Shūsaku Endō

Silence is a fascinating novel by the Japanese Christian novelist, Shūsaku Endō.  It is based upon true events concerning Jesuit missionaries from Portugal who began going to Japan in the 1500s for mission work.  The missionaries to Japan were able to establish a thriving beachhead of Christianity that grew to 300,000 Japanese believers.  But then Japanese leaders began persecuting Christians, including priests from other countries.

The novel contains the story of two Portuguese priests who come to Japan in search of their mentor, a Portuguese priest who had reportedly apostatized.  It is a poignant tale of their attempts to encourage and minister to Japanese Christians while at the same time avoiding capture by the Japanese authorities.  Ultimately, one of the two priests will be killed and the other captured.  The main character is forced to decide between apostatizing and hence freeing Japanese Christians from torture, or remaining steadfast to Christ.

The book raises more questions than it gives answers – questions regarding faith and doubt, regarding persecution and apostasy.  The book is well-written and powerful. 

All the Light We Cannot See

By Anthony Doerr  

All the Light We Cannot See by Anthony Doerr has been widely heralded as one of the best novels in the last year or so.  It has received wide acclaim and attention.  It is the story of a young girl, Marie-Laure, who goes blind when she is six.  She lives with her father in Paris.  Her father is a master locksmith at the Museum of Natural History in Paris.


In a coal mining town in Germany there is a young orphan boy by the name of Werner, who grows up in a small orphanage with his younger sister.  He is extremely intelligent and constructs a crude radio.  When World War II breaks out, both of their lives are changed forever, Werner becoming part of the Hitler Youth and Marie-Laure fleeing with her father to a reclusive town on the French coast, Saint-Malo.  The book goes back and forth between the two characters until they finally meet near the end of the book.  Doerr is a master writer and the novel is superb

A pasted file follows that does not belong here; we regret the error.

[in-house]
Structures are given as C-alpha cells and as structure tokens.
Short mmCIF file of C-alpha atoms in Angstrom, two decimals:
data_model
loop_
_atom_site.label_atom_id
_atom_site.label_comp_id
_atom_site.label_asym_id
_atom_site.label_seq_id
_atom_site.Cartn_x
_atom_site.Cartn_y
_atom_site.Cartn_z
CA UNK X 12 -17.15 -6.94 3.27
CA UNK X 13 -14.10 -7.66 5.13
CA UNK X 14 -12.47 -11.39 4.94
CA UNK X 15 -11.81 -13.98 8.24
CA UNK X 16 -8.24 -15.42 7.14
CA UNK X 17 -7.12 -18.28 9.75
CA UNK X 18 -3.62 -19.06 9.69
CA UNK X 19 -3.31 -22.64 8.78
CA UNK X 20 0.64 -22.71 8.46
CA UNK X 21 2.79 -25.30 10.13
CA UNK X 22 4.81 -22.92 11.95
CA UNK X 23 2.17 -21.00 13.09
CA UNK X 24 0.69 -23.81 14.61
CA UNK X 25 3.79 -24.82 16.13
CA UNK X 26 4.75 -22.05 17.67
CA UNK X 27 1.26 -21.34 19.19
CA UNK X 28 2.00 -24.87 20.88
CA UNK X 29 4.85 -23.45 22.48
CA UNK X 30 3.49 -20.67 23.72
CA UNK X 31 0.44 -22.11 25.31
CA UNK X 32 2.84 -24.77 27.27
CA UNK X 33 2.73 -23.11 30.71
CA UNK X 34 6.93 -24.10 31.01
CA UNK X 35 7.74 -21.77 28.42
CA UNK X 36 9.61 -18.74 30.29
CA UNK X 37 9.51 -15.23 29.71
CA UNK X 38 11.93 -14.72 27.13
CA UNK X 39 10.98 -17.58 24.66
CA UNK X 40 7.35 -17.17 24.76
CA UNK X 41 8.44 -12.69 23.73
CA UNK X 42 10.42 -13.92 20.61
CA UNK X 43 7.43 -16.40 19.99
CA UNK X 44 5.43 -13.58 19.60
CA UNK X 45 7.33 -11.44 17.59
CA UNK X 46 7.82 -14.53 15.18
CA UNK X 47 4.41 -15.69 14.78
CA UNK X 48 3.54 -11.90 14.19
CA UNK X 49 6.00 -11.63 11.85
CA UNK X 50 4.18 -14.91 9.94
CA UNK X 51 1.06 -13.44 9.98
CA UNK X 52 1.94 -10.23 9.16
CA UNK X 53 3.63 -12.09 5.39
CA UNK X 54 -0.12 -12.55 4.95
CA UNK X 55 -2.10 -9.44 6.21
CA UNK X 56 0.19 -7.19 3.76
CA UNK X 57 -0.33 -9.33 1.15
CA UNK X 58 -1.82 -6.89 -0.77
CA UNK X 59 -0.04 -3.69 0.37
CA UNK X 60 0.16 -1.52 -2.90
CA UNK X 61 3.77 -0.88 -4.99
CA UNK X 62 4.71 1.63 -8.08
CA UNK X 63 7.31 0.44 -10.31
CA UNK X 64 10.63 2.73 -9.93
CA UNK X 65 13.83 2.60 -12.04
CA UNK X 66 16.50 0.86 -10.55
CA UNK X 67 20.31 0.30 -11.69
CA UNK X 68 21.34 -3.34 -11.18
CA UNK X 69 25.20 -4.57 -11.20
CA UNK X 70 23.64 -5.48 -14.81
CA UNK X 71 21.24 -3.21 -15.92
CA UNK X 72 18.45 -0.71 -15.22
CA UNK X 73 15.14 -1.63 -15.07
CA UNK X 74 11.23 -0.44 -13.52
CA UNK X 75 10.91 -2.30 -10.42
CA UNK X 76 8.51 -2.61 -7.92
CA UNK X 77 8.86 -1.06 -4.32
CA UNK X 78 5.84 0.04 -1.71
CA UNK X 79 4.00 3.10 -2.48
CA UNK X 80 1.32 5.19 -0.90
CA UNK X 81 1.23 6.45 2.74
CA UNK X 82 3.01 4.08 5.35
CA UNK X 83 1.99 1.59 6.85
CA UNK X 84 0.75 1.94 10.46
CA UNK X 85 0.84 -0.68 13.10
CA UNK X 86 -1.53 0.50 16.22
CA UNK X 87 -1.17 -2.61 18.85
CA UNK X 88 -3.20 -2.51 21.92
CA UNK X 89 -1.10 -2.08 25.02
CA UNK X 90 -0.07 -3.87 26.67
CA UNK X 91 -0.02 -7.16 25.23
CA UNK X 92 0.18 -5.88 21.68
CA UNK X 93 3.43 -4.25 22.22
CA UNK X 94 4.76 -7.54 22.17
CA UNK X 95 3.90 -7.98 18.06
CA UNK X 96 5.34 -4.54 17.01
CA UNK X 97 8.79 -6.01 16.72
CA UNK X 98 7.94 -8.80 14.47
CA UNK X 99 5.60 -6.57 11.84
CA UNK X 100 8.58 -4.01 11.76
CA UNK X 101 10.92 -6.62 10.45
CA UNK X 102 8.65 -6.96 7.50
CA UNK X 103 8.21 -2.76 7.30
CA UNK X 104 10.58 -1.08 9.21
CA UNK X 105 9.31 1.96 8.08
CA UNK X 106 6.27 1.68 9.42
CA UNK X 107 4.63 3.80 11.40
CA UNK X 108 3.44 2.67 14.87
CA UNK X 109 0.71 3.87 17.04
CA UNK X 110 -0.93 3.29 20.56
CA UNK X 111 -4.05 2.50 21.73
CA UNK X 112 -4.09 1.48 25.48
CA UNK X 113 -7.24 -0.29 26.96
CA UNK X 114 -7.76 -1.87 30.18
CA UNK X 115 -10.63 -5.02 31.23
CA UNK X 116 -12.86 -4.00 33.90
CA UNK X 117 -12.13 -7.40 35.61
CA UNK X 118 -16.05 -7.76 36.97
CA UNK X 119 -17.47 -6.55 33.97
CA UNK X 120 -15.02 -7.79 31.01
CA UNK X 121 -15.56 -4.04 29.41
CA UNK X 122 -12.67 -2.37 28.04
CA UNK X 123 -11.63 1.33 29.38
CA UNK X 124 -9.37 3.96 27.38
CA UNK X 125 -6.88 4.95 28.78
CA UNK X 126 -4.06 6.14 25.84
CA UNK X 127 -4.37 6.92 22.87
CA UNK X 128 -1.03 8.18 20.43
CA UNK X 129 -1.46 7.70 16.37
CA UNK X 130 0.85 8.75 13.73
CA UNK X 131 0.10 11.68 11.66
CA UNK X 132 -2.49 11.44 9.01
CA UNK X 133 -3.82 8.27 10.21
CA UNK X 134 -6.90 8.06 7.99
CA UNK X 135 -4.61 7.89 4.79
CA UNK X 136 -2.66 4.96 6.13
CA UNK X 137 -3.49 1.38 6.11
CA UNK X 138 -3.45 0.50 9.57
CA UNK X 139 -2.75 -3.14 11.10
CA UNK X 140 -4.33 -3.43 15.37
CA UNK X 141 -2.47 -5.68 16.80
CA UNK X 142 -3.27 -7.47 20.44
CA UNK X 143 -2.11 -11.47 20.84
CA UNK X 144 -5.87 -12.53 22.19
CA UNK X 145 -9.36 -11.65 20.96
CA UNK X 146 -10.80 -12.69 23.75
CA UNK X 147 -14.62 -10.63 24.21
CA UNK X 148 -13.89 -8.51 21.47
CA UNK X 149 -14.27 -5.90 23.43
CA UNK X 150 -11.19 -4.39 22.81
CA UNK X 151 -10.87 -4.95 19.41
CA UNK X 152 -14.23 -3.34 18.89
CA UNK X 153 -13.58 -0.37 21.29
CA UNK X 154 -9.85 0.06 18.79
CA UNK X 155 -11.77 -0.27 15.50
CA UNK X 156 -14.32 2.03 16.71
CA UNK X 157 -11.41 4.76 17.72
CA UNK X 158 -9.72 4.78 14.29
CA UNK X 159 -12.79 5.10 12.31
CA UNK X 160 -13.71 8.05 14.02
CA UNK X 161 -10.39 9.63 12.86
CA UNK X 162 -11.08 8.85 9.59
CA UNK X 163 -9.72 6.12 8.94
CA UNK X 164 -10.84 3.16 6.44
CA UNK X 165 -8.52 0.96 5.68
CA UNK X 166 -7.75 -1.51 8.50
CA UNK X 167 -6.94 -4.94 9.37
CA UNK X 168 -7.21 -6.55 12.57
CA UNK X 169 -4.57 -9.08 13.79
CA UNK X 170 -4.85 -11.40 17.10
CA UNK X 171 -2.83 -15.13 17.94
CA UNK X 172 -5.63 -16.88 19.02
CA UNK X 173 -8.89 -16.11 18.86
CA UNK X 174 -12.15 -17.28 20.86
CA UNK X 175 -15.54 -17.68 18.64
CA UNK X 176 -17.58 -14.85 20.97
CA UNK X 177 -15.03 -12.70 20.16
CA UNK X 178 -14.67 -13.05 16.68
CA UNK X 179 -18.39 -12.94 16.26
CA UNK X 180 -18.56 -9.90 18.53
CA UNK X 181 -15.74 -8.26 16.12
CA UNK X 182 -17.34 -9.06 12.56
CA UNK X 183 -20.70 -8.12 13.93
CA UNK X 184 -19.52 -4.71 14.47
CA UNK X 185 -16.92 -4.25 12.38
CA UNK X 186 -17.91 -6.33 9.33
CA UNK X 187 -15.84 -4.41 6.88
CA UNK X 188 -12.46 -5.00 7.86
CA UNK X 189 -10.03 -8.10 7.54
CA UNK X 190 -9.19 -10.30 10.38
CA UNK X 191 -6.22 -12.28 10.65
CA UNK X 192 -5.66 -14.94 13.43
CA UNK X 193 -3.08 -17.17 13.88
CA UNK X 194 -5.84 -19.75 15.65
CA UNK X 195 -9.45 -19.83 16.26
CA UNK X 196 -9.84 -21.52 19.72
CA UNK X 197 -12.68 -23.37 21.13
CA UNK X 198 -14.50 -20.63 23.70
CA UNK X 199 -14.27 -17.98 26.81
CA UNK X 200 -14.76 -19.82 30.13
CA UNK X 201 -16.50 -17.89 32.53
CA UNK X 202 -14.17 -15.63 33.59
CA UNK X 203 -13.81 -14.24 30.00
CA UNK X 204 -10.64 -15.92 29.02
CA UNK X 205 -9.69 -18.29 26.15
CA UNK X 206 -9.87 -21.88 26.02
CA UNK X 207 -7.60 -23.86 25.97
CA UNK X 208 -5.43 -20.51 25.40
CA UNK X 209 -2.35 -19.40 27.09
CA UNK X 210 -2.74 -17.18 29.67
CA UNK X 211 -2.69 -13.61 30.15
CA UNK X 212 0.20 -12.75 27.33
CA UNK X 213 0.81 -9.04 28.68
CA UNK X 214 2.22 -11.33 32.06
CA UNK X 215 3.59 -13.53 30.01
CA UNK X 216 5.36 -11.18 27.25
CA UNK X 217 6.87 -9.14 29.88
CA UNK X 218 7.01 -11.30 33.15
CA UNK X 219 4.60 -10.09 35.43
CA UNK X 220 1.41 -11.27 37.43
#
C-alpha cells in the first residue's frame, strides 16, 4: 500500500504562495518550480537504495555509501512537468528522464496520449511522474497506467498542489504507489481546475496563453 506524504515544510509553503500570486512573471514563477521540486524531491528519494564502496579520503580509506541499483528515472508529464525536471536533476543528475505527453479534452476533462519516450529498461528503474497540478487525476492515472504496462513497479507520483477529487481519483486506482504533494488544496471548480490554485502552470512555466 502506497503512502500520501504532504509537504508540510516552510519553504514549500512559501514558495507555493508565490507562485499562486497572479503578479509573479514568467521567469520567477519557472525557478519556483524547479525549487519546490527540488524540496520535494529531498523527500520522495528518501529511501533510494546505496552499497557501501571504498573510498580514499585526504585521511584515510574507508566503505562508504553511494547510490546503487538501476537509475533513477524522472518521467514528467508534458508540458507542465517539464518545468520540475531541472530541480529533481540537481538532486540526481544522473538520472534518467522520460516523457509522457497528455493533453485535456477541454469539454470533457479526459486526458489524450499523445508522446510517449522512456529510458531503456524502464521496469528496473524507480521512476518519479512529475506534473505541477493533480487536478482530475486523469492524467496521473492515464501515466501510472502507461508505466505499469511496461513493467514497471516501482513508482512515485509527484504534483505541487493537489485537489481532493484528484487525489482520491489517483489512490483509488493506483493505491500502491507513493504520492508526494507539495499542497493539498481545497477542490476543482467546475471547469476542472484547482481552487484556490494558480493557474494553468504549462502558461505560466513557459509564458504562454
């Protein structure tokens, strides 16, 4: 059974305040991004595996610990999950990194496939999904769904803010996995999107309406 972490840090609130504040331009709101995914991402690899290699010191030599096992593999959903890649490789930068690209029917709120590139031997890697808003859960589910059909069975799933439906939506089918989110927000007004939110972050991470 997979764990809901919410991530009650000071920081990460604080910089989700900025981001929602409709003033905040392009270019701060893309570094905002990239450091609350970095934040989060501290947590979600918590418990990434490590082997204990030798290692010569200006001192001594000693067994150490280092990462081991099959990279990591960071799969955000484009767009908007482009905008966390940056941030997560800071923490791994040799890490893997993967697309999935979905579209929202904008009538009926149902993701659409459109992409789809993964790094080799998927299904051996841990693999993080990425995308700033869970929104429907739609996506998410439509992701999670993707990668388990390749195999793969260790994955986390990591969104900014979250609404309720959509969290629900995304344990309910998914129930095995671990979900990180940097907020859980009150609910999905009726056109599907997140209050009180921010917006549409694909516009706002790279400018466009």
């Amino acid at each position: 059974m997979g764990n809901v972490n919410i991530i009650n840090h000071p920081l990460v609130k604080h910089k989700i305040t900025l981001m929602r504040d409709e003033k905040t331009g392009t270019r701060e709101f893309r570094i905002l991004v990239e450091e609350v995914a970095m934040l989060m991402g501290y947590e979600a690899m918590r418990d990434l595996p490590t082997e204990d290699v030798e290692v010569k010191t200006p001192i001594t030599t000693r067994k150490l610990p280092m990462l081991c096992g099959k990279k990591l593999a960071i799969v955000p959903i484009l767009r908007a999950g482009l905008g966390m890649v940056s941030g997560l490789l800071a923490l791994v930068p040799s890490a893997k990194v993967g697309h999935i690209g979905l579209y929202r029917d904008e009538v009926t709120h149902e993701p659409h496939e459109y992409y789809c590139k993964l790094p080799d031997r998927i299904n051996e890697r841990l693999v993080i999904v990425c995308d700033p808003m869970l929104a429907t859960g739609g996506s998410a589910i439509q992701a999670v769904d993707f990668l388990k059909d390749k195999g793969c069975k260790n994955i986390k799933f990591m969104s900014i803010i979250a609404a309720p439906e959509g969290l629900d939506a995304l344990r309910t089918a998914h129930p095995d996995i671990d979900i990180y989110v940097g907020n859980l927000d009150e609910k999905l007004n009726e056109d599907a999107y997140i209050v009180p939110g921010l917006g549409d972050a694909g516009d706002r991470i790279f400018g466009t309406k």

River Rising

By Athol Dickson  

River Rising is a superb novel by Athol Dickson, a writer in Dallas, Texas, and the brother of our own Garrett Dickson. This is one of the best novels I’ve read in a long time. It is a thrilling adventure and at the same time it challenges us to live out our faith in Christ.


Imagine this scene: It is 1927 in the swamps of the Mississippi River between New Orleans and the Gulf of Mexico. One day, out of the mist, a stranger appears in the town of Pilotsville, a town built on stilts and boardwalks because of the swampy waters. This stranger, Hale Poser, is looking for work. It turns out later that he had been orphaned and thinks that his roots are in this small town. He takes a job at the local hospital, established for African-Americans, but it becomes clear that he has a strong connection with God. And miracles tend to happen when he prays.


Not long after he begins working, a little baby is stolen and Hale Poser joins the search party in the swampy waters around the town. After Hale Poser does more digging, it turns out that other babies over the years had been taken. This leads Hale Poser on a search deep into the swampy waters of the Mississippi River before it hits the Gulf. He gets lost and stumbles, exhausted and near death, onto a slave colony, even in 1927. This remote outpost land had been reclaimed from the swamps and large levies built around it. Slaves were held and worked there. River Rising is the saga of what happens when Hale Poser is made a slave and later God uses in some remarkable ways.


This is a superb novel! You will find it hard to put down. It will grab you by the throat.